Abalone is a prized shellfish in Asian countries, and there is no exception with Japan. It is considered a delicacy and a bit pricey. It is very crunchy and full of sea aroma when consumed raw. Some good sushi restaurants will puree the liver (male have dark brown color, and female have a green color) with soy sauce and rice wine to create a wonderful sauce just meant for the abalone sushi.
Early Edo style sushi used to steam abalone with rice wine and then lightly glaze them with tsume sauce. This prevented them from spoiling quickly, but changed the abalone from a firm and crunchy texture full of aromas, to a soft and chewy texture with deeper flavors. When it is steamed, the strong aroma is lost,but the flavors become more apparent in this type of preparation.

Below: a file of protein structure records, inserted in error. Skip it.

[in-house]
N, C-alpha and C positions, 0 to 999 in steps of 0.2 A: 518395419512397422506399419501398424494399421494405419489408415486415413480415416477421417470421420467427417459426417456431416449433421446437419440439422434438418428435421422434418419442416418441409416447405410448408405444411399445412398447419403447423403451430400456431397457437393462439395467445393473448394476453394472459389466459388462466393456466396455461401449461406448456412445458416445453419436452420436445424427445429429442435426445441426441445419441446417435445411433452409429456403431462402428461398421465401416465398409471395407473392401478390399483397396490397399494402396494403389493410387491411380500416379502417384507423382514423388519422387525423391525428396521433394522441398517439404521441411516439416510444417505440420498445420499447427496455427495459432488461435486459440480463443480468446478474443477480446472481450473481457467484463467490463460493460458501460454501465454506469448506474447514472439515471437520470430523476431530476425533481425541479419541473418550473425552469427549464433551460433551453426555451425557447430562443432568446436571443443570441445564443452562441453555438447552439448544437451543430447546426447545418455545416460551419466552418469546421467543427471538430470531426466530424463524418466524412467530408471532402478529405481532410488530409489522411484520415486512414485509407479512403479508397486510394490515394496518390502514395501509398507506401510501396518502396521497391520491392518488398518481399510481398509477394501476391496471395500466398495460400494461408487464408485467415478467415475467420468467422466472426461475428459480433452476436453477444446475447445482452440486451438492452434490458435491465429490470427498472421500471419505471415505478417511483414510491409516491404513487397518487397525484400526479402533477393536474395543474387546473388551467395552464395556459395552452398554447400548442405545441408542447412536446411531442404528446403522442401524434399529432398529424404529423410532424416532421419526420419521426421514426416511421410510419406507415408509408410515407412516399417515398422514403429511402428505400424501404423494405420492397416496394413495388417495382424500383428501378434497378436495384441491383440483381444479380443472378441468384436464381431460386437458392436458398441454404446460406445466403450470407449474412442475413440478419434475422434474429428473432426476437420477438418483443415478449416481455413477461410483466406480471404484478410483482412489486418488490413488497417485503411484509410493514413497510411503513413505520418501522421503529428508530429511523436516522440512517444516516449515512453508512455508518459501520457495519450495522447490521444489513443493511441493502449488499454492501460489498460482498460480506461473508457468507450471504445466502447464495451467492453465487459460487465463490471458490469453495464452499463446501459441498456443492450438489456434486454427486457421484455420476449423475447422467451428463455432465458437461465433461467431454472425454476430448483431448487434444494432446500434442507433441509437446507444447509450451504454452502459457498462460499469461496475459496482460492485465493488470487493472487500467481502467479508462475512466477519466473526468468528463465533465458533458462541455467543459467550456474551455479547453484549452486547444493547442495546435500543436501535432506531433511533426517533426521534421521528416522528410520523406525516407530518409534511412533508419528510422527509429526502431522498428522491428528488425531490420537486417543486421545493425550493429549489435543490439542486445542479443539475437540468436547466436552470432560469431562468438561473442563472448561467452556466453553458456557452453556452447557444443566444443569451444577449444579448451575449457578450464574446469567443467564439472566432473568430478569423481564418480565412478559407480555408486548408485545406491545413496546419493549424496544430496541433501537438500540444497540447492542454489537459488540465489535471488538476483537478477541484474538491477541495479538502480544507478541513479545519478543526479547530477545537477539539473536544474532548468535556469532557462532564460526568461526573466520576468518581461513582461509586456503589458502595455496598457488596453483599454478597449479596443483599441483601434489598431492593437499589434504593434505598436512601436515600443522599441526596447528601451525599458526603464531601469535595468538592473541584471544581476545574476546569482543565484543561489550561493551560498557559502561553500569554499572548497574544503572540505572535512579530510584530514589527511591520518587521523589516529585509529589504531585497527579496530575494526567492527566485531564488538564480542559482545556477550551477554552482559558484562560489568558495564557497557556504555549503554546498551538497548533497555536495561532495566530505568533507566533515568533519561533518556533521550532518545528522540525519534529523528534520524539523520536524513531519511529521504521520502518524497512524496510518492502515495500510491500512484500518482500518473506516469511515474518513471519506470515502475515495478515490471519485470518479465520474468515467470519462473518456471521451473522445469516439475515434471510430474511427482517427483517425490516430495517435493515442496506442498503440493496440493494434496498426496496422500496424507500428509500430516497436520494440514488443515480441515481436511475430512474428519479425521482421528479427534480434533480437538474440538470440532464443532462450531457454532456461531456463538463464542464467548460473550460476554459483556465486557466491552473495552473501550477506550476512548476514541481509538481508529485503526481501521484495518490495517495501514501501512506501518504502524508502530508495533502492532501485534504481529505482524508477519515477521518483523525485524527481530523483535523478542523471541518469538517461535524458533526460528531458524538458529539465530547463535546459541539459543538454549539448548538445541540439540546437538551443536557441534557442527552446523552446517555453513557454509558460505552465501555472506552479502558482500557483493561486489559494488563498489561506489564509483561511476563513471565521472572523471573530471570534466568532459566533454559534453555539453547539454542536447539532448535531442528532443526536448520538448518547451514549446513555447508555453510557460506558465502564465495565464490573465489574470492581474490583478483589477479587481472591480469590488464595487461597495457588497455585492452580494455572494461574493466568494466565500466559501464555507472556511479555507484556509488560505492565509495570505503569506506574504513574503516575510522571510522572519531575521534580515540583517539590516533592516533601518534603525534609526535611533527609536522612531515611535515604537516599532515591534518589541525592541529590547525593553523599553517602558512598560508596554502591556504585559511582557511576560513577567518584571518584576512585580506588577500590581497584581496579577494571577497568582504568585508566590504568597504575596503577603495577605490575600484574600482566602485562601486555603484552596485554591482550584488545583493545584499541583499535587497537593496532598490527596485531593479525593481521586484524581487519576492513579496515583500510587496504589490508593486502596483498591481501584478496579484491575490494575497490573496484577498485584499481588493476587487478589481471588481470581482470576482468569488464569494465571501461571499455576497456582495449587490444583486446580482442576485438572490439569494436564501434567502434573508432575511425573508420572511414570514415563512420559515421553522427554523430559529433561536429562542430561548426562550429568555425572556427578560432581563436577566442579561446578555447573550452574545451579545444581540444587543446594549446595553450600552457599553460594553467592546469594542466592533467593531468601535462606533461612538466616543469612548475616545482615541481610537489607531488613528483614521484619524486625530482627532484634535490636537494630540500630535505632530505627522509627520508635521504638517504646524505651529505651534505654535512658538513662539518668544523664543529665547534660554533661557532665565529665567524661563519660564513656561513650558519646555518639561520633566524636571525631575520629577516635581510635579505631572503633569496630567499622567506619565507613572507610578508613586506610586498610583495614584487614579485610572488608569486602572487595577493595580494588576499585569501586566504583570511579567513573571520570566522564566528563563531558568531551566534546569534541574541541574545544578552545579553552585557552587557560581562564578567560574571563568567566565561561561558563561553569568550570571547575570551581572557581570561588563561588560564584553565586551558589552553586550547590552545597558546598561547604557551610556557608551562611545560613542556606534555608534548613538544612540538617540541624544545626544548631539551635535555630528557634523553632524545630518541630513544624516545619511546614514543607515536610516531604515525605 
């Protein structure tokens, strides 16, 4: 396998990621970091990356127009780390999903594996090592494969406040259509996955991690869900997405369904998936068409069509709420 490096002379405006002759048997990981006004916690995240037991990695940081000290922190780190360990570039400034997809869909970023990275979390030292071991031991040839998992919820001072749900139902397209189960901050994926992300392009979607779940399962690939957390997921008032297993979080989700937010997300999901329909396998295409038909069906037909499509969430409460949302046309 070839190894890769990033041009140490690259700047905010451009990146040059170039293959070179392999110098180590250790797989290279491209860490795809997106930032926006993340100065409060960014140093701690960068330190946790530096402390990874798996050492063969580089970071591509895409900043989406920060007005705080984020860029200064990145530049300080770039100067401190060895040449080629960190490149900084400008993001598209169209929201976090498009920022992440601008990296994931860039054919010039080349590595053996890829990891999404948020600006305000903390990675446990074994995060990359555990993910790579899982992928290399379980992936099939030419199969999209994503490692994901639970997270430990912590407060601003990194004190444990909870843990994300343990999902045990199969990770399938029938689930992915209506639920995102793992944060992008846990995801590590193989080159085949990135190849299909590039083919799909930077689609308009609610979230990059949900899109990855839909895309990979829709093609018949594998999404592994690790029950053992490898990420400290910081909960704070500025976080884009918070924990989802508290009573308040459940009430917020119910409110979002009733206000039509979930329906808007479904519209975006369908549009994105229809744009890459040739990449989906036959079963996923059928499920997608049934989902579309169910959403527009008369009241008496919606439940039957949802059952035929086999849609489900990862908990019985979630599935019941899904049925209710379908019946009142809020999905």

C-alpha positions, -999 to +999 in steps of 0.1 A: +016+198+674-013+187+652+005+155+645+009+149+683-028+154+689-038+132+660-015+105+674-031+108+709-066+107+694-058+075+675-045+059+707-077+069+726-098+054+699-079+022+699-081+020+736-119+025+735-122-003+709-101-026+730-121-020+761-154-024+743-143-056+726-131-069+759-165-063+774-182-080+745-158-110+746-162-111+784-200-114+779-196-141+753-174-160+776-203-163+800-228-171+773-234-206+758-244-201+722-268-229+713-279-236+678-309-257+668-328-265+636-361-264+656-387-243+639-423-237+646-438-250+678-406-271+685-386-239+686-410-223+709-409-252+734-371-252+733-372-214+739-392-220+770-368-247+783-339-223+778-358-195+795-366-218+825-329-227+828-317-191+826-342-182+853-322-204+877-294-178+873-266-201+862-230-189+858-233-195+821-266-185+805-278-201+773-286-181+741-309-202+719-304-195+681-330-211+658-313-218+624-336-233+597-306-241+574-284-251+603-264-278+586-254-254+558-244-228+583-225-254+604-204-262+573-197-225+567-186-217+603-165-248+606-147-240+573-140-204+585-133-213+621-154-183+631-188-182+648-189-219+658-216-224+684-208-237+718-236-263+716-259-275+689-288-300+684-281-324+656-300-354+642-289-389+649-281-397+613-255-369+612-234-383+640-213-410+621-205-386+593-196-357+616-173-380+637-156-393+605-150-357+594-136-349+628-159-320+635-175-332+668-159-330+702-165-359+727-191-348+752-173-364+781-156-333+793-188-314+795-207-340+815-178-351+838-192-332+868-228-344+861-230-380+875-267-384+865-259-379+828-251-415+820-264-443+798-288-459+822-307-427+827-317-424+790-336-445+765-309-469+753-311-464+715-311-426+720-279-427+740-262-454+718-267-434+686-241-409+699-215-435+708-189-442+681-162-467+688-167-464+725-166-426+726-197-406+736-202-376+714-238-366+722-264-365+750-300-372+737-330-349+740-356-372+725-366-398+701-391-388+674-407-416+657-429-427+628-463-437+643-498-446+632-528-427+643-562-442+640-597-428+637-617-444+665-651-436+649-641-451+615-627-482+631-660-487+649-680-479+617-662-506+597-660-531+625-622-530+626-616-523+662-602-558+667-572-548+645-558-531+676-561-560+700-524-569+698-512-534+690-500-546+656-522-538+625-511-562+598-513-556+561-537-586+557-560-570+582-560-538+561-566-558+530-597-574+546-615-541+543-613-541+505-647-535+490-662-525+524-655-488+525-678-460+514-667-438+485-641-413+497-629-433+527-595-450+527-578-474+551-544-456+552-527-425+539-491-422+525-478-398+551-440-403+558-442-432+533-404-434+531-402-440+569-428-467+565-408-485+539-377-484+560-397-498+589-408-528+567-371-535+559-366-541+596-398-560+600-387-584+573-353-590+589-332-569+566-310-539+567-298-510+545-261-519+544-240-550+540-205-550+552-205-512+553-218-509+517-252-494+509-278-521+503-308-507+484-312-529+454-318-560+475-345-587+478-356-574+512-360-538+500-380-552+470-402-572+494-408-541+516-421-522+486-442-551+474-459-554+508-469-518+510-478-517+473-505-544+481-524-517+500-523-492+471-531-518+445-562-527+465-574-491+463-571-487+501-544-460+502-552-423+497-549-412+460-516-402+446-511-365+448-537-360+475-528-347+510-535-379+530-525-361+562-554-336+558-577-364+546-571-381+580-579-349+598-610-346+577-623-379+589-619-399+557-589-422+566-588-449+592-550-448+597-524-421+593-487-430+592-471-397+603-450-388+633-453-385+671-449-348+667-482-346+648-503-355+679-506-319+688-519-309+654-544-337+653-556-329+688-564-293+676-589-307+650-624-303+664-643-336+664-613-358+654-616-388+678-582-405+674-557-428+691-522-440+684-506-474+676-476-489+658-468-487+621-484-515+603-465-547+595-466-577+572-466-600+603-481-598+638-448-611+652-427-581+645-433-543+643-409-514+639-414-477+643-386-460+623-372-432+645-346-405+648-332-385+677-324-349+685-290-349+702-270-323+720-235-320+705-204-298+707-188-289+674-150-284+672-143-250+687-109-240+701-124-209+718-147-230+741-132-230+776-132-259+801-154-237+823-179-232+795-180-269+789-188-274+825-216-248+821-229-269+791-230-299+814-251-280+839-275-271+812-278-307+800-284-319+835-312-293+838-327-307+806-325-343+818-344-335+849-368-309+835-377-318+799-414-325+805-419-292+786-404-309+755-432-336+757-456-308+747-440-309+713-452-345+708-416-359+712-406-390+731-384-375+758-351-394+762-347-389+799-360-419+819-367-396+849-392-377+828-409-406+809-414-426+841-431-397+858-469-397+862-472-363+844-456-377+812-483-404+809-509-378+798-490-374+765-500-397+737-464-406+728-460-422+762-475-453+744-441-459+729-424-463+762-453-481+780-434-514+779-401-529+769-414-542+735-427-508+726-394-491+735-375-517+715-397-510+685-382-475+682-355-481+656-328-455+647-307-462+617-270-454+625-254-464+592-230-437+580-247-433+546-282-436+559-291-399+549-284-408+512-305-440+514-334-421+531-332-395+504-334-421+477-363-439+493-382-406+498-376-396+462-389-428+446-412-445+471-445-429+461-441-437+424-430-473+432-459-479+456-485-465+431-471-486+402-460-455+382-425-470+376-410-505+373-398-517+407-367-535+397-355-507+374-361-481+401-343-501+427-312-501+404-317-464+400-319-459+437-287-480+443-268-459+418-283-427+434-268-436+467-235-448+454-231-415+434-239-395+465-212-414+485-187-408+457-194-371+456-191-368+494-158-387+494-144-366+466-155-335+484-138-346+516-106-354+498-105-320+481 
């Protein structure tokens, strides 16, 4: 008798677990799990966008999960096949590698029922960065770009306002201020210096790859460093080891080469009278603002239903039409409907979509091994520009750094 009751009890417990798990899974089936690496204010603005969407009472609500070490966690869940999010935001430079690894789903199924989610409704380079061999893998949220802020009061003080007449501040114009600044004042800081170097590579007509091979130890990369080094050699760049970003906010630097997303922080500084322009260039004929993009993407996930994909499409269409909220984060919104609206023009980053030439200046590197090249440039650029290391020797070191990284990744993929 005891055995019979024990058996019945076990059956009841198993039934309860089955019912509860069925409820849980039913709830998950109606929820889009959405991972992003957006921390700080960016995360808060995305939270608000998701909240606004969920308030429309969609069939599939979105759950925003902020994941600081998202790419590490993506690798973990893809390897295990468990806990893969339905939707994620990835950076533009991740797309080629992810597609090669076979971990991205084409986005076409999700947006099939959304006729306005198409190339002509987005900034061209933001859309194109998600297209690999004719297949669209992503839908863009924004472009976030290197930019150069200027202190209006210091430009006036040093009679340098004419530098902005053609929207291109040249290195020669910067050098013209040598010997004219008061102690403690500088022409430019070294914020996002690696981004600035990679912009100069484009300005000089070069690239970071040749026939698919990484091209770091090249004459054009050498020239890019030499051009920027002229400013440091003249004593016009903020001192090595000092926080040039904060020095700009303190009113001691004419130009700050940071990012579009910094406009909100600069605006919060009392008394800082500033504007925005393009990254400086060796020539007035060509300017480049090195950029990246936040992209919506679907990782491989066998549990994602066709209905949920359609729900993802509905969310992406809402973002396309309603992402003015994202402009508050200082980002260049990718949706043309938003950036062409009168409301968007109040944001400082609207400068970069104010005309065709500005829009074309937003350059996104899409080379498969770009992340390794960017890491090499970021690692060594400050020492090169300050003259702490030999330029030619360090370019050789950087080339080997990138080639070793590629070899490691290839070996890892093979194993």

In addition to being used in sushi, abalone can be found in a number of other Japanese dishes. It’s usually prepared in one of two different ways. The first is raw. However, in order to be safely eaten raw, it has to be kept alive until right before being served, and it also has to be kept at a very low temperature. When it’s eaten raw, it retains its crunchy texture and its strong aroma. Many sushi chefs also make certain that the diner hears the crunch of the raw abalone, so they will go out of their way to include nothing that would make the fish softer.
Popular styles: Nigiri
Popular condiments: Wasabi (Swee tsoy sauce when steamed)